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Gandalf's Fist might have created the first ever steamprog concept album

Cumbrian proggers Gandalf’s Fist are proving their worth with their new three-CD sci-fi-steampunk concept album The Clockwork Fable

The worlds of science fiction and fantasy have a long-held fascination with the concept of the mythical subterranean realm. In 1864, French fantasist Jules Verne published his novel Journey To The Centre Of The Earth, which of course inspired keyboard king Rick Wakeman’s 1974 concept album of the same name. In 1895, HG Wells created the malevolent Morlocks – a race of primitive, carnivorous cave-dwellers – for his book The Time Machine. In 1914, Tarzan author Edgar Rice Burroughs released At The Earth’s Core, the first in a series of volumes set in the hypogean interior world of Pellucidar. In 1961, the first issue of Marvel Comics’ Fantastic Four featured a fossorial foe named the Mole Man. Not to be outdone, two years later, in Journey Into Mystery issue No.97, the Mighty Thor battled Molto, supreme warrior of the Lava Men.

All of which brings us to the latest in a long list of illustrious underworld imaginings: The Clockwork Fable, the new album by Cumbria-based creative genii Gandalf’s Fist. This hugely ambitious three-CD release is set in the dark and steamy surroundings of Cogtopolis, a city beneath the surface, founded by the surviving members of mankind following an unspecified global catastrophe. As the centuries progress, Cogtopolis develops into a microcosmos following its own crude laws, rules and religions.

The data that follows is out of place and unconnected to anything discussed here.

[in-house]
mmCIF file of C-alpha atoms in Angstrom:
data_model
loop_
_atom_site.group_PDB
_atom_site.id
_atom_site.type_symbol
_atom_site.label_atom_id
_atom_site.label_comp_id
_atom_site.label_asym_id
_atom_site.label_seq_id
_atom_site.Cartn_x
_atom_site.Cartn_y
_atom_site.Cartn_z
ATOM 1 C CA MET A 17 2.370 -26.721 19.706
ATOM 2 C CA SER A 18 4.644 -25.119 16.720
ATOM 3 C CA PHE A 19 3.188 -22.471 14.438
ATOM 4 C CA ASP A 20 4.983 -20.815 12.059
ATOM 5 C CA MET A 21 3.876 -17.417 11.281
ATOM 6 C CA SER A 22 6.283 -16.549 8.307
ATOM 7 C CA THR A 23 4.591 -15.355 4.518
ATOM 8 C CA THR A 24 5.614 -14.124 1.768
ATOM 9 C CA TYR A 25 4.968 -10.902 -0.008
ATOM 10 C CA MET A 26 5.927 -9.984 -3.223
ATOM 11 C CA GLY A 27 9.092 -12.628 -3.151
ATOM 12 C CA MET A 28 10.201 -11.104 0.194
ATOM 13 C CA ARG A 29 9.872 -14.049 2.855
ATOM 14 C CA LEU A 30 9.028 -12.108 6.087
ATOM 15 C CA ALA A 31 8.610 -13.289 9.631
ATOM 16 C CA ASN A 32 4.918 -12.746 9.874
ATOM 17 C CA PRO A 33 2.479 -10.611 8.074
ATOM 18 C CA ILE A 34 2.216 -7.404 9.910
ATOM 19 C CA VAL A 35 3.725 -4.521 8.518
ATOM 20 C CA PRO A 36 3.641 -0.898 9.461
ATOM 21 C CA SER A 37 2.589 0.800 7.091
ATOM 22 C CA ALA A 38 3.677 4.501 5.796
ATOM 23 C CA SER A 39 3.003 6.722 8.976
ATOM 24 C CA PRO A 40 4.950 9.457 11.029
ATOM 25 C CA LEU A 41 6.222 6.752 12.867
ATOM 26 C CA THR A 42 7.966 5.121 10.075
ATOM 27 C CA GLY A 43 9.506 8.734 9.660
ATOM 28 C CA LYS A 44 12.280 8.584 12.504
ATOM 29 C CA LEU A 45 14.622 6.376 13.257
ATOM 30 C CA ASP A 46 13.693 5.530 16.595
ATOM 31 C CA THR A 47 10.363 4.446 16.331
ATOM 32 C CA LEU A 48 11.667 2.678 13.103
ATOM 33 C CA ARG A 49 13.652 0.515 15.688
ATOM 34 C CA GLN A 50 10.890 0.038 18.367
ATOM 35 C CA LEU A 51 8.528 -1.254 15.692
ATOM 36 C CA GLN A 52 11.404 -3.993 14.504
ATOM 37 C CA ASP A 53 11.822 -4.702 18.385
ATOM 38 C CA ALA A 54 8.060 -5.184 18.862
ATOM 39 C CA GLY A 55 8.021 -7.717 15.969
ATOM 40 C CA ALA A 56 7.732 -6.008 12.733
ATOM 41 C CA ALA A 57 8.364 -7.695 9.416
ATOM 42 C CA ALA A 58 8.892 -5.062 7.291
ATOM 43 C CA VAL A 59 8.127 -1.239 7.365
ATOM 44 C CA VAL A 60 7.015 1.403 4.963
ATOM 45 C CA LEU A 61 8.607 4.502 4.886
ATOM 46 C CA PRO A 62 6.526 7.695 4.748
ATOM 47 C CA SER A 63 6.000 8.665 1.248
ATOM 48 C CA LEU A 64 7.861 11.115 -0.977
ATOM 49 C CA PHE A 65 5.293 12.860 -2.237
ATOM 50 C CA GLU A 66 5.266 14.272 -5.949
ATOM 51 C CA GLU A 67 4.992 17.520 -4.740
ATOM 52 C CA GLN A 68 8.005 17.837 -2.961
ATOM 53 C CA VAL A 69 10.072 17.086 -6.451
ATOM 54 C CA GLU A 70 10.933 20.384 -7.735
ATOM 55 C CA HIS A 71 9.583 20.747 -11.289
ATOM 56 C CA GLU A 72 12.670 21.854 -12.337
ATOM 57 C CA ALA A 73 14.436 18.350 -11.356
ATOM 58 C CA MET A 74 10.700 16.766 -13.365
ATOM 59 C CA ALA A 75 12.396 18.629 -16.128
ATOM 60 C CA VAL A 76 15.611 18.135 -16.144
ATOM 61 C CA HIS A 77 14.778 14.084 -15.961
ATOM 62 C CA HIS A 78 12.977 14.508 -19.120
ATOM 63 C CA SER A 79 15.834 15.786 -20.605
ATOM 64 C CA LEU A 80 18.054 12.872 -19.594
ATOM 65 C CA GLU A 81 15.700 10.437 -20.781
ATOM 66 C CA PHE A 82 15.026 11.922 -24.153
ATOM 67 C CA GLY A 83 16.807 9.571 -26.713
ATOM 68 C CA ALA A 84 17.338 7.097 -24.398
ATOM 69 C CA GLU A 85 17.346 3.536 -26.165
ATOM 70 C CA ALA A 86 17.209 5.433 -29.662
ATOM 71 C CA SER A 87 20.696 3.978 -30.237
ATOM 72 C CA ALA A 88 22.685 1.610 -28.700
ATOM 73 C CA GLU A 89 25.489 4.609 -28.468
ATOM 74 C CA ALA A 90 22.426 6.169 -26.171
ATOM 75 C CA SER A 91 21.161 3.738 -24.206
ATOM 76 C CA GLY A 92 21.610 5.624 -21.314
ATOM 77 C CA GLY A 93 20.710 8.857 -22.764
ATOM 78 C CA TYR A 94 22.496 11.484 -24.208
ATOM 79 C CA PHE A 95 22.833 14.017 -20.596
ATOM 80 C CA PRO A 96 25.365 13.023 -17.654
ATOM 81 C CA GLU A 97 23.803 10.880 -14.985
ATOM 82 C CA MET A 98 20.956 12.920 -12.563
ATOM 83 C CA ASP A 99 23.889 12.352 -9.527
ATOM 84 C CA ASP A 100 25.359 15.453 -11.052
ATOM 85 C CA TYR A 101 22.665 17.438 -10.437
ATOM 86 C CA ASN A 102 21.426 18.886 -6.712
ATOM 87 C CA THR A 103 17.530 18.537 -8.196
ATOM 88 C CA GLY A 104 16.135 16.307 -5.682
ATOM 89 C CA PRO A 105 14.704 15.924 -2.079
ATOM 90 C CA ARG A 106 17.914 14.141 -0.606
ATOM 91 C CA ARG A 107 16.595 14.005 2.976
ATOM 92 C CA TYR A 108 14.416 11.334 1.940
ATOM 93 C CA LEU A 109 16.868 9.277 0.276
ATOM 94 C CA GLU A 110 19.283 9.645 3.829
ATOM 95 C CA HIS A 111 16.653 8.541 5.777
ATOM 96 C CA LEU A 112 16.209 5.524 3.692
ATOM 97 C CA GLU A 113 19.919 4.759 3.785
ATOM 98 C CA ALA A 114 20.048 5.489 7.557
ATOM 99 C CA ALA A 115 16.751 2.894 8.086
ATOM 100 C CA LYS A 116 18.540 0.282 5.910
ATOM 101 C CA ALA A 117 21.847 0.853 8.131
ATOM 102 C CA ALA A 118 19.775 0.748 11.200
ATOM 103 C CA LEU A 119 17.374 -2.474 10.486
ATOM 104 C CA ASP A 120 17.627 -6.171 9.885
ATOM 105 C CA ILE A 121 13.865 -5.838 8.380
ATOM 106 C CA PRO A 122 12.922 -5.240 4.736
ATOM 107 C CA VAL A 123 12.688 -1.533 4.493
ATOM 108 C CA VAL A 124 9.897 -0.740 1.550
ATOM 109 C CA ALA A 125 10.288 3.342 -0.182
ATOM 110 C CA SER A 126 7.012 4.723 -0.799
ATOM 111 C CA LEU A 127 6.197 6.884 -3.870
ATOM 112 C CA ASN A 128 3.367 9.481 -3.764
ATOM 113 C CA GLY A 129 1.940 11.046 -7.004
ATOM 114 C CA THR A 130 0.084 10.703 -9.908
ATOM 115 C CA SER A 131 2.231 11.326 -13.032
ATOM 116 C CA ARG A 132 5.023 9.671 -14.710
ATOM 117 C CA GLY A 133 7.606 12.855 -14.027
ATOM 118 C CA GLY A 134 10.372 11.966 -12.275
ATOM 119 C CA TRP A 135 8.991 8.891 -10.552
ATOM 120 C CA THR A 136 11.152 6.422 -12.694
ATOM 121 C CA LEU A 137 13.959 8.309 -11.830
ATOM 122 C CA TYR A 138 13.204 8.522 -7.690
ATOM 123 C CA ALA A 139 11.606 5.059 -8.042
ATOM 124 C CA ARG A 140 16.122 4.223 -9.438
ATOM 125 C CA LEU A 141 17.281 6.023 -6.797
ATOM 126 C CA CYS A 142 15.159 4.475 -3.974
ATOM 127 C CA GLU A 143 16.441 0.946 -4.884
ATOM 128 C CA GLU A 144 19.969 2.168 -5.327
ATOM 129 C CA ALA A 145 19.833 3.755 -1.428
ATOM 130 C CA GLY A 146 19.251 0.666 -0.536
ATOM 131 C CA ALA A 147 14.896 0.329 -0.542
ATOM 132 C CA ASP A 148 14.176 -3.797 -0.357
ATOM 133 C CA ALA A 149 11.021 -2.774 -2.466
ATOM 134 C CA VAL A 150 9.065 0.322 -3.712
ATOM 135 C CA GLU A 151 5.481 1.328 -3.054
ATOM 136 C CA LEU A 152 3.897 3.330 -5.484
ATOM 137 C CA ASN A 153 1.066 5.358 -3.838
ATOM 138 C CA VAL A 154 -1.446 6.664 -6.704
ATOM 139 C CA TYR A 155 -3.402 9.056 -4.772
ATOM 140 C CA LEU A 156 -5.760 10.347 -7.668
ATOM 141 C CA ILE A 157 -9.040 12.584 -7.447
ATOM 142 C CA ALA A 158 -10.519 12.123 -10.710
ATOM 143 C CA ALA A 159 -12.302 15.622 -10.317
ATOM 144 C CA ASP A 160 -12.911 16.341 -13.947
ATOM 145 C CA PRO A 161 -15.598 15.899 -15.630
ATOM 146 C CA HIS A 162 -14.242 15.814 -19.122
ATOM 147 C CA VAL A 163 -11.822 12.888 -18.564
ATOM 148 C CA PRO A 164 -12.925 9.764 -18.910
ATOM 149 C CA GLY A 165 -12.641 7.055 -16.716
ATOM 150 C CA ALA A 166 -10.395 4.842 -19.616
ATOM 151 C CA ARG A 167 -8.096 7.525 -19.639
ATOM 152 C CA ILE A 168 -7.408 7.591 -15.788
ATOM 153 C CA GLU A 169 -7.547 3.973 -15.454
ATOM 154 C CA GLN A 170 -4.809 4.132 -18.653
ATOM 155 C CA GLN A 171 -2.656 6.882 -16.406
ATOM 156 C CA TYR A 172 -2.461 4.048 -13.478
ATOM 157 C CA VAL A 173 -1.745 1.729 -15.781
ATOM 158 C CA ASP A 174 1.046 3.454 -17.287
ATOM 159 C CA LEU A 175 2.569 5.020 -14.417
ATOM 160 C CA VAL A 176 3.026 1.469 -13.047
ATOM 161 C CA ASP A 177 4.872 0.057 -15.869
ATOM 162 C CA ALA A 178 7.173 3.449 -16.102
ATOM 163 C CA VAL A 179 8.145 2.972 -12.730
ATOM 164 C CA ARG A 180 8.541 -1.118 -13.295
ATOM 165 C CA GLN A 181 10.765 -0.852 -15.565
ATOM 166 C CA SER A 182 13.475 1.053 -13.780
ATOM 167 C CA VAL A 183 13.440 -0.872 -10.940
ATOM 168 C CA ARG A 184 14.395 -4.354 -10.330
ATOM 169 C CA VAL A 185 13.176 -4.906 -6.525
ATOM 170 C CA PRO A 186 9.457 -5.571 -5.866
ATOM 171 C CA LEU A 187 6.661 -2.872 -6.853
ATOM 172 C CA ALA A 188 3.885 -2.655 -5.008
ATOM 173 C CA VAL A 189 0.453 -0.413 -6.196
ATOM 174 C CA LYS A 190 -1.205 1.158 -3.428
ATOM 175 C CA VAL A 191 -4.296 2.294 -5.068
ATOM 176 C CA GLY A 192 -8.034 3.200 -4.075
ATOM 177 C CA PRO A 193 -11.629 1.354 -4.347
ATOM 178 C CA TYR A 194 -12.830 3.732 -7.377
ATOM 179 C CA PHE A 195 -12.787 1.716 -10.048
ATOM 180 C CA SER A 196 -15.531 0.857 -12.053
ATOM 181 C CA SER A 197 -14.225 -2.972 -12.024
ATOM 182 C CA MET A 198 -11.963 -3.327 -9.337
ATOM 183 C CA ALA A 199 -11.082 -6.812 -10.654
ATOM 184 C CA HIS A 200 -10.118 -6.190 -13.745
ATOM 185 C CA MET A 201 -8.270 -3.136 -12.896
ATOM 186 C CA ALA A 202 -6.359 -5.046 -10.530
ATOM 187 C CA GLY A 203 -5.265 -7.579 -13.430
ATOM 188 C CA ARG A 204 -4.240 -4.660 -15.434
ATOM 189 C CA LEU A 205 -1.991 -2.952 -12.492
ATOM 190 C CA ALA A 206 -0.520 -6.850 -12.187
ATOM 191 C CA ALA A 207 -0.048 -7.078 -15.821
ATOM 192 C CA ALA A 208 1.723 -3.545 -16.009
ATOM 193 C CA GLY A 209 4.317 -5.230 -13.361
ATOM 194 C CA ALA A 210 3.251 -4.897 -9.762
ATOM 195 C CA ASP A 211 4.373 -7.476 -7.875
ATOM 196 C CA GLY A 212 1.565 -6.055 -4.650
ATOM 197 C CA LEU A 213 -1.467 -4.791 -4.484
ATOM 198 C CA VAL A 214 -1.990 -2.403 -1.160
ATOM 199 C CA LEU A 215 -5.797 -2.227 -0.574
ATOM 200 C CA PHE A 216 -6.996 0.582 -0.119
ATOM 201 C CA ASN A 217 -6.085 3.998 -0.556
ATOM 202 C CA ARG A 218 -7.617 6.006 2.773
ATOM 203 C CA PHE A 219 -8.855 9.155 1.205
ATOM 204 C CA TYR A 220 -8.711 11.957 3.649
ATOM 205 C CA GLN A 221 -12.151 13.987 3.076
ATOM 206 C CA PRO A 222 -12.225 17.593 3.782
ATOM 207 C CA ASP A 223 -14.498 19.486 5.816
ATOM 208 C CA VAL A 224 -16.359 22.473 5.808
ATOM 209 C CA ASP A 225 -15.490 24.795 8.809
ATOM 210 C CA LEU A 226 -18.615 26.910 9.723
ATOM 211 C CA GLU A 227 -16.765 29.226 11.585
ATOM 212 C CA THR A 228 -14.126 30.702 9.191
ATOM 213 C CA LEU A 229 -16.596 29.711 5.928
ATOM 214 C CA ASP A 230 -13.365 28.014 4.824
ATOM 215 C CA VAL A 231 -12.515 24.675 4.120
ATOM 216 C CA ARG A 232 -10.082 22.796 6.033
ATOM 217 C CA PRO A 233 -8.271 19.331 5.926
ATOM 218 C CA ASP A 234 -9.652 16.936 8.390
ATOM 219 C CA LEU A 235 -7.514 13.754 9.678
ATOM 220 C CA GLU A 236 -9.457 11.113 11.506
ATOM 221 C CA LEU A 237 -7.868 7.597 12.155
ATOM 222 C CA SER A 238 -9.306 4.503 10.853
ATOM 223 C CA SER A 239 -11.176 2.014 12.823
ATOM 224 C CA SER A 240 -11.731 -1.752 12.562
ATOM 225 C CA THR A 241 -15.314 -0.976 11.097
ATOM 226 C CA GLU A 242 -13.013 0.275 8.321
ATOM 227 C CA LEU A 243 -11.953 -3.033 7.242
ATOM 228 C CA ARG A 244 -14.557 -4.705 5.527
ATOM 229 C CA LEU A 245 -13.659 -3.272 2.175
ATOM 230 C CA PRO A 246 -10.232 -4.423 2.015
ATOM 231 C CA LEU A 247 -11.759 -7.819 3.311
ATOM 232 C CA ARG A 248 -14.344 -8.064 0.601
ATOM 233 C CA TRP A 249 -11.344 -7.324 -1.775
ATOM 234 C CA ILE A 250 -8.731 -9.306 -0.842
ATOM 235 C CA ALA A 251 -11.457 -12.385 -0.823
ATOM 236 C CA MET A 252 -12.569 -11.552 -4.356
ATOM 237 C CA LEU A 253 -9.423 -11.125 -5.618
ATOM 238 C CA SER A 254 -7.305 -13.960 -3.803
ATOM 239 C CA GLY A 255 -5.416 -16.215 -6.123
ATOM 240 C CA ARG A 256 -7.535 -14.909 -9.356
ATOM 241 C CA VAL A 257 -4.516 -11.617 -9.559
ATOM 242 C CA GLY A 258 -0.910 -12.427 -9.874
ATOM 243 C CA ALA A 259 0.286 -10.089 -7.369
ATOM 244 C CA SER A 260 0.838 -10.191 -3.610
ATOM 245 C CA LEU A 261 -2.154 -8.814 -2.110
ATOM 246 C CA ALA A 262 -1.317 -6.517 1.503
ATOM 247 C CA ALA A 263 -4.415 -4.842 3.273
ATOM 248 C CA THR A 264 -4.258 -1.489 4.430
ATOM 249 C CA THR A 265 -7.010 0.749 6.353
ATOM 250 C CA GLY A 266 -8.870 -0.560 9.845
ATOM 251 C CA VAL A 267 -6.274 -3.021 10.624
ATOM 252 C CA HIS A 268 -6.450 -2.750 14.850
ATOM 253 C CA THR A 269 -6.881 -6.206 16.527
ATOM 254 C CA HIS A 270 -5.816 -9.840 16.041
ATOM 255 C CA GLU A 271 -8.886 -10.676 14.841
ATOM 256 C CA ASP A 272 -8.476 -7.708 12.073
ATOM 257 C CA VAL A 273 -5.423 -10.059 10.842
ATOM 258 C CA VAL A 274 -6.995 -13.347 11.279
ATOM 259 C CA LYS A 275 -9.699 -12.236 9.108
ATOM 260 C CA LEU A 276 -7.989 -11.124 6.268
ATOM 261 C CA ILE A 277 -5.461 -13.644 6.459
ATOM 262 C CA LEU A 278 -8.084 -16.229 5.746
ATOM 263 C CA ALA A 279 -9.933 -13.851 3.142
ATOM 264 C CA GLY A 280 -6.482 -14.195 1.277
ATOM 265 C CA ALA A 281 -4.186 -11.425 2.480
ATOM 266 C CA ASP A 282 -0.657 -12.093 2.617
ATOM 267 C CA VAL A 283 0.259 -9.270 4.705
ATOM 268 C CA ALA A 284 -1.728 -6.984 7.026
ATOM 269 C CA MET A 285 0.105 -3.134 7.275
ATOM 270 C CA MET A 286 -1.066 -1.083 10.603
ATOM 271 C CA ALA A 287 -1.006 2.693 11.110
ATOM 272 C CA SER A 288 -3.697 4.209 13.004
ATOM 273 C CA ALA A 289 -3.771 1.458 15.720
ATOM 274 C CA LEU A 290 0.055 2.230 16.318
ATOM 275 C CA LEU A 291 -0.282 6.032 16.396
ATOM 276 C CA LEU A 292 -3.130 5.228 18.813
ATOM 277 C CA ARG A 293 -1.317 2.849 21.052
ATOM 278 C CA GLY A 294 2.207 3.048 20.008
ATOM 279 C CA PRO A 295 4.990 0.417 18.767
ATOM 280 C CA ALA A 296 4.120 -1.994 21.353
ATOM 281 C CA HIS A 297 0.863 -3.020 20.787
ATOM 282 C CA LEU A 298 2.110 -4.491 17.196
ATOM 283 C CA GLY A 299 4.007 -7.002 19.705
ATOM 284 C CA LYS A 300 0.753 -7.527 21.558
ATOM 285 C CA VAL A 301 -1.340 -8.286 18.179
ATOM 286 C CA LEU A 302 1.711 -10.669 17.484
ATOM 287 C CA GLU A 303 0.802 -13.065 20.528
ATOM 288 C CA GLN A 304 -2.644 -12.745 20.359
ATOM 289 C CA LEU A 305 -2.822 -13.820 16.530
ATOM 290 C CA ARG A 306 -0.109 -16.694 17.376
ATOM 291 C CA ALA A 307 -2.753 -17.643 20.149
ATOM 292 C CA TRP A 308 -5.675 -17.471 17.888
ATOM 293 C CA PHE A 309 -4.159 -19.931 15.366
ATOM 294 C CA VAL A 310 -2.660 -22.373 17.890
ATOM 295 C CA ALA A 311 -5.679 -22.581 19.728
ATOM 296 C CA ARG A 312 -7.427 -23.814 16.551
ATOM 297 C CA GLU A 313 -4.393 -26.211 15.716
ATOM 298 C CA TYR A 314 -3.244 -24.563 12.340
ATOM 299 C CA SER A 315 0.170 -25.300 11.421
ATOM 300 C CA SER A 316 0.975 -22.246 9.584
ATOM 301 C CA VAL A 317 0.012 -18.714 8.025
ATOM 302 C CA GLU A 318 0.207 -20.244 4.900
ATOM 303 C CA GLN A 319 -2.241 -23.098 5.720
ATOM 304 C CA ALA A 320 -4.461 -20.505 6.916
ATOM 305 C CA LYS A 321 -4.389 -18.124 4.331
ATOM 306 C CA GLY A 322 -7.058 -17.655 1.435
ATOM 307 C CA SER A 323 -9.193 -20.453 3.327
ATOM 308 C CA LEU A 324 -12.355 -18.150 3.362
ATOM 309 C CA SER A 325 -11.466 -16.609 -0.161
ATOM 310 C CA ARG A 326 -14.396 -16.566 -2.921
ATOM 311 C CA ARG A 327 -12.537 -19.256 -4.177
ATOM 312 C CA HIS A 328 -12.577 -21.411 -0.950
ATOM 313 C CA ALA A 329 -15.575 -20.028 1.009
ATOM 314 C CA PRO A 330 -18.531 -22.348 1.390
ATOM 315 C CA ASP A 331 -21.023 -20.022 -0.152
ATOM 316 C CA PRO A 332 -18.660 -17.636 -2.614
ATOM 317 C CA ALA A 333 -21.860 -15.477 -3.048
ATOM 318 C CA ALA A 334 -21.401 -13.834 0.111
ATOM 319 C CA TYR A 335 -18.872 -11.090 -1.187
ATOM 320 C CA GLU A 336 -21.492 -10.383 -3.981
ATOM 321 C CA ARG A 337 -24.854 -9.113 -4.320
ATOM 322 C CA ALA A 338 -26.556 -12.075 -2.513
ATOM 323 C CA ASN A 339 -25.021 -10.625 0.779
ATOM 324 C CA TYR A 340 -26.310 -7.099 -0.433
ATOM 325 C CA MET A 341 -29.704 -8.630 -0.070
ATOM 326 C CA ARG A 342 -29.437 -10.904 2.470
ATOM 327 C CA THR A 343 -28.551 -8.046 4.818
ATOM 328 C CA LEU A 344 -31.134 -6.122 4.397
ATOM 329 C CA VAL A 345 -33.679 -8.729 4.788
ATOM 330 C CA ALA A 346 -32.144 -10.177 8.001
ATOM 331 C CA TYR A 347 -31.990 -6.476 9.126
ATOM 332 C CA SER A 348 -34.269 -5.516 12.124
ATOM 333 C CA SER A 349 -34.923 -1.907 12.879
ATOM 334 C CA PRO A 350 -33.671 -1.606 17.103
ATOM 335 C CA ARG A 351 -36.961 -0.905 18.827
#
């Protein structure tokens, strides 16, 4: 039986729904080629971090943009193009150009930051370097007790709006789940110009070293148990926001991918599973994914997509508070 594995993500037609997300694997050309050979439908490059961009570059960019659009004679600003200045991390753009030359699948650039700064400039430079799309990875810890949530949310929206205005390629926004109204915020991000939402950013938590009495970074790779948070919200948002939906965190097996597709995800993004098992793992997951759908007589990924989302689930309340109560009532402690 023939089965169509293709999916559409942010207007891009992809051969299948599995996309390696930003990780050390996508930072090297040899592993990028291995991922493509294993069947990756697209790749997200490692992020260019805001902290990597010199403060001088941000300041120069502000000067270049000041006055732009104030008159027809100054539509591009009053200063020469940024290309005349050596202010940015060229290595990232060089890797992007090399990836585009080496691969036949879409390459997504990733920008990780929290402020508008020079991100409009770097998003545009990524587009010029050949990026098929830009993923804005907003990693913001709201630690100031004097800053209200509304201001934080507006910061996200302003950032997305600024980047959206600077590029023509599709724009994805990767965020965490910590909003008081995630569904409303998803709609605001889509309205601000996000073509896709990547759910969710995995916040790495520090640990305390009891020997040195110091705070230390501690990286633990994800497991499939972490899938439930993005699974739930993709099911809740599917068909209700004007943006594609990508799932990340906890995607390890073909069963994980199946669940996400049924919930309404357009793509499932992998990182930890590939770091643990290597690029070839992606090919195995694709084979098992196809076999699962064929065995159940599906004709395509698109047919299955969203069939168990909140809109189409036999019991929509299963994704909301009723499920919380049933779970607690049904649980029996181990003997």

The Clockwork Fable tells the tale of central characters Eve and her mentor Tinker, who find out that the sun has returned to shine above ground. We follow the pair’s trials and tribulations as they attempt to flee from the hell of Cogtopolis and return to the Earth’s surface.

As Gandalf’s Fist vocalist Luke Severn explains: “It’s basically Escape From New York, only set in an underground Victorian town – a steampunk environment, if you will – minus Kurt Russell, with 100 per cent added jokes about celery-legged baboons.”

Multi-instrumentalist Dean Marsh expands: “It took pretty much exactly one year from the genesis of the idea to having it as the finished package. It was talked about for a while between Luke and I that we wanted to do something based around a subterranean aesthetic. It wasn’t until the morning of my wedding, where Luke was best man, that the idea really started to form… ‘Oh, there should be a clockwork child and a pedal-powered zeppelin!’ Next thing you know we’ve created a workable post-apocalyptic socio-economic model before our second breakfast whisky.”

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